Posted on January 19, 2011 · Posted in TBI Voices
This entry is part 1 of 19 in the series Angela

Brain Injury Story Project: TBI Voices

The Brain Injury Voice is not the voice we would expect to hear.  It is not a voice of confusion, not a voice of dementia. Rather the Brain Injury Voice is a troubled voice.  It is a voice that can often articulate that which an ordinary person has rarely thought about – abilities, abilities lost, disability.  The brain injury voice is a depressed voice.   The brain injury voice is a voice where new hope diminishes quickly.  It is a voice seemingly preoccupied by deficits that the non-injured take for granted – a phone call’s distraction, a forgotten intention, getting lost, lost time.

Due process requires a sworn oath from 12 people sitting in a jury box.  Jurors are not to make up their mind until they have heard all of the evidence.  To make the differential diagnosis of brain injury the doctor must hear not only the individual patient’s story, but have heard the collective chorus of the brain injury story.  Medicine is not a courtroom, diagnosis not a debate.  Yet TBI Voices is promulgated on the theory that no diagnosis can be made of any disorder, but certainly not of any disorder of the mind, without listening to the voice of the patient.   Doctor, William Osler, one of the legendary doctors who developed the concept of Grand Rounds said “every client has a right to tell his story.  Once the doctor removes himself from the patient’s story, he is no longer the doctor.”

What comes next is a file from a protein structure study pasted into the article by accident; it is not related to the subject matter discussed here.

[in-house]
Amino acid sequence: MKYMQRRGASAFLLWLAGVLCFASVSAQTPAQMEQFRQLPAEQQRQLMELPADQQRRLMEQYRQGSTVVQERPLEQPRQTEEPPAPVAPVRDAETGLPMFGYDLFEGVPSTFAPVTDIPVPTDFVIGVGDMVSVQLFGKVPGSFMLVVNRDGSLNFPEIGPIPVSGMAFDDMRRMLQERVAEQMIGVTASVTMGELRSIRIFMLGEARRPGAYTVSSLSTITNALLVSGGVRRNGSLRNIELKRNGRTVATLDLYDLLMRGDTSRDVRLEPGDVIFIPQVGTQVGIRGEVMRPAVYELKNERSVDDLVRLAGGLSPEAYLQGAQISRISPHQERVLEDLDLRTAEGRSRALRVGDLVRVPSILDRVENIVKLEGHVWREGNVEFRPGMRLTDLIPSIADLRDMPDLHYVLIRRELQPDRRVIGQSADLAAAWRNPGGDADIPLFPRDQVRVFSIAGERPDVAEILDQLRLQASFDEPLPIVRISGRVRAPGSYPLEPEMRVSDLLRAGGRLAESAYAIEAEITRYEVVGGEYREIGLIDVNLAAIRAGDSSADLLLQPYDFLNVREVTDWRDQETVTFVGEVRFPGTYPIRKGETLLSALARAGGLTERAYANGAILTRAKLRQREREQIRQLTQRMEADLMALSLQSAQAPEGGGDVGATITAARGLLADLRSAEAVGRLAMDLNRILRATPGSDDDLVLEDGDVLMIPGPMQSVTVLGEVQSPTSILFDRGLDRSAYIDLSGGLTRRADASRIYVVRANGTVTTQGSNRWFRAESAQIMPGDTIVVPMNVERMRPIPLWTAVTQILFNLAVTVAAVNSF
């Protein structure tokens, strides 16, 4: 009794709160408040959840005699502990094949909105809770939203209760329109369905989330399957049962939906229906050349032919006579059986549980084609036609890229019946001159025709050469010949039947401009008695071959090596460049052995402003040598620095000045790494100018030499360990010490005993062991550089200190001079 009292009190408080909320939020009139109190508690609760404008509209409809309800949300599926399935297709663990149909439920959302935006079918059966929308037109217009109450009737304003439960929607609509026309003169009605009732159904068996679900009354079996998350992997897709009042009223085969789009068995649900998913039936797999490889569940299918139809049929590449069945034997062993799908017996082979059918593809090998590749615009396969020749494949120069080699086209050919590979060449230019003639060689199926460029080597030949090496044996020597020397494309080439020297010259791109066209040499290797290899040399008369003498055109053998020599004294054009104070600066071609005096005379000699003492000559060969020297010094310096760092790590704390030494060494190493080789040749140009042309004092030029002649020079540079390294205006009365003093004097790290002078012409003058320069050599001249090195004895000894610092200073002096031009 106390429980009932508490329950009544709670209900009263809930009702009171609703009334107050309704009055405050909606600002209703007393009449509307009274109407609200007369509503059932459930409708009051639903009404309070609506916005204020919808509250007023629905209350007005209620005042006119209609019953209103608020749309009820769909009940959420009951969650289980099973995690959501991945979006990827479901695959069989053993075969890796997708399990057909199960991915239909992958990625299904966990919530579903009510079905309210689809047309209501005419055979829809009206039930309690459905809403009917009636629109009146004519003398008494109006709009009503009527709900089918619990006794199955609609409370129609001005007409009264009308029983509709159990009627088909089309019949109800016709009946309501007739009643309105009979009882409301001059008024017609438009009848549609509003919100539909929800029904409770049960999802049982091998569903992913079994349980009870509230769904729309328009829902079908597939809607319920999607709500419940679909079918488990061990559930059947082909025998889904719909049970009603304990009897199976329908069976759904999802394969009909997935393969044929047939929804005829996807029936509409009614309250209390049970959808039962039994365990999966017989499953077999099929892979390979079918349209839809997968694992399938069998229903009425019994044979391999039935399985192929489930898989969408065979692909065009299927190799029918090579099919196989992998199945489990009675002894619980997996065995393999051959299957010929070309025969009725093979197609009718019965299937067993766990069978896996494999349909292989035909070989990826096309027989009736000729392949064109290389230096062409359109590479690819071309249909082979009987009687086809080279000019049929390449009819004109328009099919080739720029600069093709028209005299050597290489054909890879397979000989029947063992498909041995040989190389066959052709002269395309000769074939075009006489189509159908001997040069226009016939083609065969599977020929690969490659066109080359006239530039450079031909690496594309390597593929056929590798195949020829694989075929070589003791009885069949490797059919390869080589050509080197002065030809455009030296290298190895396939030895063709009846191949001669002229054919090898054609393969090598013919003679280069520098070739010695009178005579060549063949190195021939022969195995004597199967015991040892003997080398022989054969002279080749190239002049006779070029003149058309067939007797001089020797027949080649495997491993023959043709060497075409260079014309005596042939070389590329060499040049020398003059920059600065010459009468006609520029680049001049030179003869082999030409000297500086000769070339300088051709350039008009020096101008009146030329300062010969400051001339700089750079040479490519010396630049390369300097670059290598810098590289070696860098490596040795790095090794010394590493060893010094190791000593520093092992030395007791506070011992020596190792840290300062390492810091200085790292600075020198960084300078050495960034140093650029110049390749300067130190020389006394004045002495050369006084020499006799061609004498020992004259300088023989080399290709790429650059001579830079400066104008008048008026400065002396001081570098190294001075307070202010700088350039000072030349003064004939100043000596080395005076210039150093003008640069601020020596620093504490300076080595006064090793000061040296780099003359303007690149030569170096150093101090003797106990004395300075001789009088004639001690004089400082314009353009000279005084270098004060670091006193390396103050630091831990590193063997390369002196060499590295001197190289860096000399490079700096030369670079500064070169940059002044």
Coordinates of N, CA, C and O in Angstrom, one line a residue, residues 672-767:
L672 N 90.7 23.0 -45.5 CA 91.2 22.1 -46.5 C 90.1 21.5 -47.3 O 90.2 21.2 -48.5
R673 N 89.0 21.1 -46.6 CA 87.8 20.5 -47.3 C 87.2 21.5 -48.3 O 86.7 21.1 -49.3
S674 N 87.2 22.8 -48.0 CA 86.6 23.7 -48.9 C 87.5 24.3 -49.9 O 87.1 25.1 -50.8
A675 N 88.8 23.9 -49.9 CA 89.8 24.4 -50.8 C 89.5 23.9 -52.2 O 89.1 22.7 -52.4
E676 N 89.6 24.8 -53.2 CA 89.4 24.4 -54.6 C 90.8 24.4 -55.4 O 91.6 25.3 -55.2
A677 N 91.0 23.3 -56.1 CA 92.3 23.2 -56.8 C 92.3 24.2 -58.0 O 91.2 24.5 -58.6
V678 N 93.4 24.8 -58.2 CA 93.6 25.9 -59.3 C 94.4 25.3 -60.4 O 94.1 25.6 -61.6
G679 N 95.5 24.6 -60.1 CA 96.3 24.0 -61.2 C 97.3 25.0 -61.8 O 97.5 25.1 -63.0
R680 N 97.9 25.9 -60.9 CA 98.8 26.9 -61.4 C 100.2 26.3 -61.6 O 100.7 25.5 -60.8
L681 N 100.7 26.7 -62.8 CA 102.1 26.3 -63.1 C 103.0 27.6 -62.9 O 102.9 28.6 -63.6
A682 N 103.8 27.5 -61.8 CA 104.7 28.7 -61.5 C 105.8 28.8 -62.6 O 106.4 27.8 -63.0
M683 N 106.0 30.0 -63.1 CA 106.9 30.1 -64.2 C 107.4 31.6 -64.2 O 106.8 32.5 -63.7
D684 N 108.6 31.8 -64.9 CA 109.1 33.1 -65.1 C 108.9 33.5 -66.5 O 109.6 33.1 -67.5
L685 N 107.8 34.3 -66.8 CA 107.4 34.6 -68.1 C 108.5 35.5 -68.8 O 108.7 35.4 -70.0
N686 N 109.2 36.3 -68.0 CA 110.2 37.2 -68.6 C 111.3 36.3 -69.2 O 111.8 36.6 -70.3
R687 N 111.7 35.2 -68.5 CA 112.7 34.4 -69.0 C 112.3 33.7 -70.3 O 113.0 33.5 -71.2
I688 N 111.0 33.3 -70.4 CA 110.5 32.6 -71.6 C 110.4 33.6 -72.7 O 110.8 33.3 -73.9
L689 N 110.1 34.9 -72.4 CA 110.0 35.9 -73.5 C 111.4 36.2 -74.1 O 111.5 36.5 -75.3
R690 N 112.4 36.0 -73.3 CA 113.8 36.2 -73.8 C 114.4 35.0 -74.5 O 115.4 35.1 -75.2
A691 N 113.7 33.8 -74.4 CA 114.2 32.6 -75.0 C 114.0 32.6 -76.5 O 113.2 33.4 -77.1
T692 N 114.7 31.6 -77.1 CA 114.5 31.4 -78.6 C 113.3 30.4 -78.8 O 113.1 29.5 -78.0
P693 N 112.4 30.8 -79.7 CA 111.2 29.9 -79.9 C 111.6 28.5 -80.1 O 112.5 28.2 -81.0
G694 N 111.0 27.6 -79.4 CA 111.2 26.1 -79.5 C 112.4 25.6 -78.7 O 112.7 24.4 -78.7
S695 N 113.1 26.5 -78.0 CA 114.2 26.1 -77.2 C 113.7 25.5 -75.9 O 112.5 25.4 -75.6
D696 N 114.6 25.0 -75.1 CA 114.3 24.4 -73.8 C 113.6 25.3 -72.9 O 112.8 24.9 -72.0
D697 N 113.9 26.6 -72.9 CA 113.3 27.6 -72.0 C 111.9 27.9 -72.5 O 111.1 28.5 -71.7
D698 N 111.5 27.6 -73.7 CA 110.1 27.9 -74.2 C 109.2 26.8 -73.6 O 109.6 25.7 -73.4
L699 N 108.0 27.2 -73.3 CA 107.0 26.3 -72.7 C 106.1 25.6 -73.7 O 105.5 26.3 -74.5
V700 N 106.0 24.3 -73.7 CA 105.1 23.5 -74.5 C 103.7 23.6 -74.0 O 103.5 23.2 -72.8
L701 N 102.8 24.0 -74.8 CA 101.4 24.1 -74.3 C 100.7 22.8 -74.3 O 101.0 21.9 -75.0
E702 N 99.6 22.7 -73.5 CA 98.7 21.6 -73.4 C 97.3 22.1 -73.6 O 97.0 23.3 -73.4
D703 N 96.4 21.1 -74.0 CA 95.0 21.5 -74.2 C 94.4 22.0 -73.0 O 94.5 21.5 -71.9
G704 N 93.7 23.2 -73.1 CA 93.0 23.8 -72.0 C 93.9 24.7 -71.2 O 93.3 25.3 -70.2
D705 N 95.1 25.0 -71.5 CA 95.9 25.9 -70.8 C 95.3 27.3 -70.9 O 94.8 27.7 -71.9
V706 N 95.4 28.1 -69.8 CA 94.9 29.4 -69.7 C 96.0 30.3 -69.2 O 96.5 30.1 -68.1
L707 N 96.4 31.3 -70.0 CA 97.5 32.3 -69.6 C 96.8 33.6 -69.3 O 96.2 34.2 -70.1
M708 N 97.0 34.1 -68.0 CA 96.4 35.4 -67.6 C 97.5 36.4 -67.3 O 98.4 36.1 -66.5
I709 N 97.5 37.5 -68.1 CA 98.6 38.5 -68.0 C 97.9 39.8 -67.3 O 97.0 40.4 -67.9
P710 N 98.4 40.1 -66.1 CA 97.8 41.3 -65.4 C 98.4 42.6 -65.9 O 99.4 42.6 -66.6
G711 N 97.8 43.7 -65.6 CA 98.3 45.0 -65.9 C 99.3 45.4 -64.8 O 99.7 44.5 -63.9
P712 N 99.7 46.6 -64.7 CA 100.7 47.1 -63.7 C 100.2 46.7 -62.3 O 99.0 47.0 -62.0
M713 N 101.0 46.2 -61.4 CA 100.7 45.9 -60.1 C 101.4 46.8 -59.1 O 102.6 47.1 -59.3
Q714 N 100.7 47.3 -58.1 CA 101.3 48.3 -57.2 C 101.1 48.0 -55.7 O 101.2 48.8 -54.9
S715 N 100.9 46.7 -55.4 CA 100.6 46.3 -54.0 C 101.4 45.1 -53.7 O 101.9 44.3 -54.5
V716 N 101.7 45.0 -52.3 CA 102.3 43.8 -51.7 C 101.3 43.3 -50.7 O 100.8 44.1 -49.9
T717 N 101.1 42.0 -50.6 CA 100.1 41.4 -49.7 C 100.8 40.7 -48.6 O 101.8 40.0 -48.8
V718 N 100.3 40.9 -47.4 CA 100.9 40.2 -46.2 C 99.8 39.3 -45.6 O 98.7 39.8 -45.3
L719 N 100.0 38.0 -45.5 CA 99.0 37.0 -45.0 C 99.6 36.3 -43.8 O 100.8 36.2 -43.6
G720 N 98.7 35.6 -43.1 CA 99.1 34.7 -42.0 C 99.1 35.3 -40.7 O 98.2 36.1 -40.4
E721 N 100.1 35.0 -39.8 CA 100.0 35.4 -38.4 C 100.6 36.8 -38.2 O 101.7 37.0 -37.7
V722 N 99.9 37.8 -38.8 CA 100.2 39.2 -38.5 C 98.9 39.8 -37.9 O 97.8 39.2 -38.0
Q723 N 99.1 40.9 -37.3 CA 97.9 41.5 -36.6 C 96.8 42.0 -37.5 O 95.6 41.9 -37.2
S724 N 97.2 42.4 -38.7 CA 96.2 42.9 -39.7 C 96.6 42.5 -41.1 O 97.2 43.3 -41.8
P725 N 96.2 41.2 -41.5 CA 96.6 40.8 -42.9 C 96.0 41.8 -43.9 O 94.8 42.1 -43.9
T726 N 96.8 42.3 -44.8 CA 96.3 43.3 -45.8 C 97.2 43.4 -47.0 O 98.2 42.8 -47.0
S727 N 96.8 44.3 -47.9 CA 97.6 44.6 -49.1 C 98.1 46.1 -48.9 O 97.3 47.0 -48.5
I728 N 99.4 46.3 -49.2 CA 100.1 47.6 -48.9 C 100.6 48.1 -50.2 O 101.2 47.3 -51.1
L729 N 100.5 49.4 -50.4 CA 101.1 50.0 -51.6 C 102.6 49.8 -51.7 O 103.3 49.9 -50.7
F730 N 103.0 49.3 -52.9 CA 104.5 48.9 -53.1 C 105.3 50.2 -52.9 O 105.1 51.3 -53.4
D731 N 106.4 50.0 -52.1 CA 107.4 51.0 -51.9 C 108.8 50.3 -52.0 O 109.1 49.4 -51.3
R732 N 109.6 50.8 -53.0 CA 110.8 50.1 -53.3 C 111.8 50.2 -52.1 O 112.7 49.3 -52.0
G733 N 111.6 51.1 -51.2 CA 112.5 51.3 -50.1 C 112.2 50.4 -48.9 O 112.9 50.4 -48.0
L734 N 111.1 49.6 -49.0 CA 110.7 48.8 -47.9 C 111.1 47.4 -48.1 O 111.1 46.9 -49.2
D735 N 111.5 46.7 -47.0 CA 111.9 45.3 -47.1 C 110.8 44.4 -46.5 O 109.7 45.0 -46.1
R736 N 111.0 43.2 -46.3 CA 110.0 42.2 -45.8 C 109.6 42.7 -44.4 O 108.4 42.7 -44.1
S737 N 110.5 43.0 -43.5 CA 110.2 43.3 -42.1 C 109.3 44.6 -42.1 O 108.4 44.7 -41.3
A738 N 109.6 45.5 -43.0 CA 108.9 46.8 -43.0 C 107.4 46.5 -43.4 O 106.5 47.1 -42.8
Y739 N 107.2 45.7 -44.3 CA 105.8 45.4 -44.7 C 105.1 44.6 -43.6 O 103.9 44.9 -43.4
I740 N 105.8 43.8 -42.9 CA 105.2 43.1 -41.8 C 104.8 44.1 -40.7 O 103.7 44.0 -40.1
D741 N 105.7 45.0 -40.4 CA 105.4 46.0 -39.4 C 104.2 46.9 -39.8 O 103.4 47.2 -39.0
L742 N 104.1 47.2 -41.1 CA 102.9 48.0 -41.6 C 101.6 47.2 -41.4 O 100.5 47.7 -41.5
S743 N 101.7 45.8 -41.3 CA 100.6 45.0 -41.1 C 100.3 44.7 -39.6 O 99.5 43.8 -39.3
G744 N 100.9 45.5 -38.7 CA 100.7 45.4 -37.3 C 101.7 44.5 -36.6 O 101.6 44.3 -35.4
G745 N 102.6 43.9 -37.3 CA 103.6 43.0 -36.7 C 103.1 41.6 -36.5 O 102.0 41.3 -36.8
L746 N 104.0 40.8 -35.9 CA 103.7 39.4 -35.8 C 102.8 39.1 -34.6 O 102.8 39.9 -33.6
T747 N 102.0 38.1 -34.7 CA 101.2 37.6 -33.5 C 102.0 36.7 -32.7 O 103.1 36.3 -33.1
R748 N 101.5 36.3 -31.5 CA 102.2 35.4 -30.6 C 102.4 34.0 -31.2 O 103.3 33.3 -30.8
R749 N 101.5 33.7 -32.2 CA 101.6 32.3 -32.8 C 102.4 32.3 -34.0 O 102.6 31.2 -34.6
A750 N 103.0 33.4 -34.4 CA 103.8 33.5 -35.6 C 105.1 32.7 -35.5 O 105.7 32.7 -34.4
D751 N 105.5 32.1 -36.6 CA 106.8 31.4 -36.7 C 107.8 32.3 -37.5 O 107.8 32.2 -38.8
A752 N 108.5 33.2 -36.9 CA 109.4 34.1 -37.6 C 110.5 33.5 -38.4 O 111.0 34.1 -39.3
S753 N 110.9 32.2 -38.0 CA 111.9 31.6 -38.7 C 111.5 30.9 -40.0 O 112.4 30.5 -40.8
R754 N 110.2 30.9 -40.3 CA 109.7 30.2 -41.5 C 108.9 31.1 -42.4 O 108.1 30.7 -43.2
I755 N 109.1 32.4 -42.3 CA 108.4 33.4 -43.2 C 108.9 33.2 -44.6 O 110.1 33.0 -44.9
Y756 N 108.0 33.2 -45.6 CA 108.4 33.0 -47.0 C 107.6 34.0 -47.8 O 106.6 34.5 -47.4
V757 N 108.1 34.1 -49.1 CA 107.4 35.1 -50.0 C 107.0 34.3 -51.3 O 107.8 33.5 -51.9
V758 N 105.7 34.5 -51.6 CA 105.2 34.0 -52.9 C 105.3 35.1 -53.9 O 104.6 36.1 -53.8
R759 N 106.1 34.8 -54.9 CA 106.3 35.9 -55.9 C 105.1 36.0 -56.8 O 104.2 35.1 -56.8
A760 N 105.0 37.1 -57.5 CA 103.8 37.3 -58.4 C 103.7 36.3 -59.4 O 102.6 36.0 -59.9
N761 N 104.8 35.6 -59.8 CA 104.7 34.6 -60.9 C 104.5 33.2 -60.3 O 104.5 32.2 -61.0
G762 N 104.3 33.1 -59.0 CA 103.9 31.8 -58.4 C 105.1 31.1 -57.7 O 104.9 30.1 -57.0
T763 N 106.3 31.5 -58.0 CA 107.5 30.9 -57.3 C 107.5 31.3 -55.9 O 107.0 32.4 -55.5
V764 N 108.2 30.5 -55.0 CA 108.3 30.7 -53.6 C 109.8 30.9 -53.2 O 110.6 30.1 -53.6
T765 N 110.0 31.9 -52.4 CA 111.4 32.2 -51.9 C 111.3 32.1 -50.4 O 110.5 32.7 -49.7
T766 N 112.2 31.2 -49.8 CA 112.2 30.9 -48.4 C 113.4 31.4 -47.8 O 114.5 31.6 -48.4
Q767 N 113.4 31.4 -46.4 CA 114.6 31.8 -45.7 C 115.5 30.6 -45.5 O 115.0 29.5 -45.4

Telling the Brain Injury Story

This website is here to tell the story of a myriad of brain injury voices, so that the uniqueness of this disorder to each individual can be understood, but also so that certain commonality can be seen in those voices.  Like in a choir, each  brain injury voice has its own tone, its own resonance, yet together, they create a chorus.

TBI Voices is here to record that symphony.  It will be broken out into different compositions, in most cases the words of the  brain injury survivor will take the lead, but that voice will be harmonized with the perspective of those who have known the patient, against the score of the objective evidence of the extent and nature of the brain injury suffered.

We will begin that journey with the insightful voice of Angela Jones, whose solo clarity makes her voice heard above the chorus, even though that voice is in a consistent minor key and may carry on, far beyond the theme the composer scripted.  The reader will want to know that some of the names of our brain injury survivors have been changed.

Angela Brain Injury Essays

Much of this first installment in TBI Voices is written by Angela – even those portions of which may be written in the third person.  Referring to oneself in the third person, in the past tense, is a common approach for brain injury survivors.  A consistent debate in discussions of “Who Am I, Again” is whether the dramatic change in personality and ability after a significant brain injury involves the essential death of the survivor, with some new person emerging.  As said in our opening line, these are not the words of someone demented, not the words of someone with a diminished IQ, or even with traditional memory problems.  Yet that Angela was significantly brain injured in her crash is undeniable.  She was unconscious for five minutes at the scene and her level of awareness was decreasing two hours post her injury when the ER staff elected to intubate and sedate her to prevent her from fighting her restraints.  The  neurosurgery diagnosis from the morning of the wreck, which finds her to have a “subarchnoid hemorrhage.”